In City Council debate over rent control, the old guard faces the new class
The emerging debate over rent control appears to have quickly pitted the City Council’s old guard against its newest members.
The line was drawn Wednesday when Councilor Althea Garrison, who took the seat that Ayanna Pressley left in January following her election to Congress, proposed an ordinance that would allow Boston to cap yearly rent increases in residential homes.
The measure is meant to help combat the displacement of renters by landlords who are boosting rents in a booming real estate market. It would need to be approved at the state level in the form of a home-rule petition, but the Legislature is already debating rent control at the state level.
Garrison noted that the state banned rent control in 1994 but said the city is in far worse times.
“We find ourselves in a much worse housing crisis in our city today,” she said. “Now is the time to go a step further for the city of Boston.”
Typically, a request for an ordinance is introduced with a quick speech and referred to a committee hearing for a full-fledged debate. But at last week’s meeting, councilors were quick to weigh in on the debate over rent control.
Councilor Timothy McCarthy, who holds the District 5 seat that stretches from Hyde Park to Mattapan, called rent control a “horrible failure” of the past that stunted the real estate market and dissuaded landlords from investment in their homes.
“My feeling is it will continue to be a failure,” said McCarthy, who was elected in 2013 and is stepping down at the end of this year.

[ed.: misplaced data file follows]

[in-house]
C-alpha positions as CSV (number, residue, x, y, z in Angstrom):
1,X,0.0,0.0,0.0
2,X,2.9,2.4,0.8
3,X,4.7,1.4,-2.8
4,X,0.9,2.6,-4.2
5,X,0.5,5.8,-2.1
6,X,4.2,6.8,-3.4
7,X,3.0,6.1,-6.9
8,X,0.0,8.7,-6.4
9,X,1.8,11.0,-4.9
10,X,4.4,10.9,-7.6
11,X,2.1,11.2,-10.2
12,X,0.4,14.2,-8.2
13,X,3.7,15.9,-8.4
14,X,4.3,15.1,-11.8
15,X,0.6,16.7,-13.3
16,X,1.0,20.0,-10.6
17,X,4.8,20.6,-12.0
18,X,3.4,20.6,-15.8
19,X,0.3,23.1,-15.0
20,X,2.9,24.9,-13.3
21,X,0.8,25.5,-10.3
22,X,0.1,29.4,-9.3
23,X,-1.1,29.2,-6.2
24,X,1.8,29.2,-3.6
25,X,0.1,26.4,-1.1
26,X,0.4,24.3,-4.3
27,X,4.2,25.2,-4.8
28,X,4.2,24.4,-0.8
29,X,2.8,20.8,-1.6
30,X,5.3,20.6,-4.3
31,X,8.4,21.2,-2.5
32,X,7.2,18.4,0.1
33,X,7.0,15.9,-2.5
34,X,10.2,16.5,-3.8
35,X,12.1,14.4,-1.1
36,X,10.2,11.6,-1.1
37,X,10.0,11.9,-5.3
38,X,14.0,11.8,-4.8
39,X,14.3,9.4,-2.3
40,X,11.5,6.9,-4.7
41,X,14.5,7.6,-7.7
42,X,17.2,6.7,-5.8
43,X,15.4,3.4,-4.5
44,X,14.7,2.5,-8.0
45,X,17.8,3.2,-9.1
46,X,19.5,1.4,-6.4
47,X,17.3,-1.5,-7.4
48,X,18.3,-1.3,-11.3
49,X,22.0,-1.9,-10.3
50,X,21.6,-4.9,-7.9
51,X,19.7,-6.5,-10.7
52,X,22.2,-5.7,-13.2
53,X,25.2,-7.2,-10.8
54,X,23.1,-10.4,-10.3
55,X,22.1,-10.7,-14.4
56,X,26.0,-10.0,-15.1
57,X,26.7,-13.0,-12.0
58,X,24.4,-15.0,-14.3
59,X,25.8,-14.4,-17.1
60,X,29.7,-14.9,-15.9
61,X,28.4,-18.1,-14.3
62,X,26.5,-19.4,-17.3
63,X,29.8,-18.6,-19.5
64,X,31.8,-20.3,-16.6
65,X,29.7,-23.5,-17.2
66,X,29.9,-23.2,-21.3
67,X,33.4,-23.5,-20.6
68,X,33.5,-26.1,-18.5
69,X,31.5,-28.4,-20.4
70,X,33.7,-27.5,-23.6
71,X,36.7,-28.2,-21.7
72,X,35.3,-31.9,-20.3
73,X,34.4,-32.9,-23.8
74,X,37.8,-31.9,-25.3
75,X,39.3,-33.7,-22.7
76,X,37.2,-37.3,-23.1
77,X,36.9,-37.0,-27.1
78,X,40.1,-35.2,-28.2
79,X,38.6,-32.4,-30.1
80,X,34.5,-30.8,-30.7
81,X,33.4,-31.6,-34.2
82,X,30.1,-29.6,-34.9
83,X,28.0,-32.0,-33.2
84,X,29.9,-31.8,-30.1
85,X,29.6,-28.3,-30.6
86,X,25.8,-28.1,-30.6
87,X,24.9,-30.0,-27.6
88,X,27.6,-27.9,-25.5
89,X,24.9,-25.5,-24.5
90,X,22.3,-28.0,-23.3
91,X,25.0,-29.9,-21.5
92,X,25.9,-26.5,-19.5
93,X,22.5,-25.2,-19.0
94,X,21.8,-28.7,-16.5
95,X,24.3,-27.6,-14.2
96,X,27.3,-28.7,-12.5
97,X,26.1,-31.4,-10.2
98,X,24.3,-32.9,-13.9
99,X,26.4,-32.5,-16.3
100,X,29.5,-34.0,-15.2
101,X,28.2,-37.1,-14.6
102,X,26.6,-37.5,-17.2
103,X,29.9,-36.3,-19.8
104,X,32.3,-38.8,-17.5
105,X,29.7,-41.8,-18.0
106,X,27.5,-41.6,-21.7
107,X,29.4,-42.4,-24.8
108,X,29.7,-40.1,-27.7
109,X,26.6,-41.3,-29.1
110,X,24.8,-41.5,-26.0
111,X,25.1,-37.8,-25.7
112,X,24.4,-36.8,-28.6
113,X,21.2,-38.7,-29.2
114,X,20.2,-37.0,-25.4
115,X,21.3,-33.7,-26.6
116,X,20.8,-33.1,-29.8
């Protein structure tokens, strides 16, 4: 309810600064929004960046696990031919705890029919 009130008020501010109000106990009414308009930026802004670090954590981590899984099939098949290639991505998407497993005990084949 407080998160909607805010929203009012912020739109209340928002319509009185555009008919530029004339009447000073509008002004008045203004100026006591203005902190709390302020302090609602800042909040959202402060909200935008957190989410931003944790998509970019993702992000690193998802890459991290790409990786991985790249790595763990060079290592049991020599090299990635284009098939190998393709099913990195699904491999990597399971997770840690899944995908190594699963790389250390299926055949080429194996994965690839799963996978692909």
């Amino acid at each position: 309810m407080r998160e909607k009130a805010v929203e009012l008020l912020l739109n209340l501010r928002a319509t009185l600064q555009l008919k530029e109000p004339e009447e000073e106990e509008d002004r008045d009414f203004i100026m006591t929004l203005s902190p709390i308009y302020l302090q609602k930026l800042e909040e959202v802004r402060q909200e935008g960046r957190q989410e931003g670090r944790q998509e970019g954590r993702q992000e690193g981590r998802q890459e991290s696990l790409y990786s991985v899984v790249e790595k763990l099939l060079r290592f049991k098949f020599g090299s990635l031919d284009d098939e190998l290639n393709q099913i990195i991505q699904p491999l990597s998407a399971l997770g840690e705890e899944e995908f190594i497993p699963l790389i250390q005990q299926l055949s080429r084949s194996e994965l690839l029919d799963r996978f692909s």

Councilor Frank Baker, whose District 3 seat stretches from Dorchester to the South End, also said he would oppose the ordinance, recalling a time, he said, that Boston neighborhoods had fallen apart because landlords couldn’t afford the upkeep of their properties. He noted that 70 percent of Boston’s yearly budget depends on property tax revenue.
Baker said the conditions of Boston’s neighborhoods have improved, but “you’ll see those things start to chip away” under rent control.
Then, Councilor Lydia Edwards, a housing lawyer and an advocate before she was elected in 2017, called for an “adult conversation” on rent control, saying the city faces an unprecedented affordability crisis and needs to find ways to reign in landlords’ speculation of the real-estate market. (Edwards stopped short of cosponsoring Garrison’s order for a hearing last week, saying she would want to amend some of the language.)
But, “the conversation is going to happen . . . this is only going to get louder, because the market is out of control,” said Edwards, who represents the North End, Charlestown, and East Boston. “Working people can longer afford to live in Boston.”
She noted that 65 percent of Boston’s residents are renters. Landlords, meanwhile, “they own here, but they don’t live here,” she said.
Councilor Kim Janey, who represents Roxbury and also called for the discussion, said the issue of rent control was at the center of a community hearing she held to discuss gentrification in Roxbury in November.
“We need to be looking at all the tools in the toolbox, this being one of them,” said Janey, who was elected in 2017.
Councilor Mark Ciommo, from Allston and Brighton and who was elected in 2007, added, though, that he opposed rent control, calling it a burden on small landlords.
Ciommo acknowledged, “We can all do better.” But, he noted that Boston already has the highest percentage of deed-restricted property in the United States and said the city’s surrounding communities need to do more to help confront a housing crisis.
“I just think we should be cautious,” he said. “The unintended consequences could be disastrous for the city.”
The discussion might all be for naught, anyway: Mayor Martin J. Walsh has said he does not support rent control.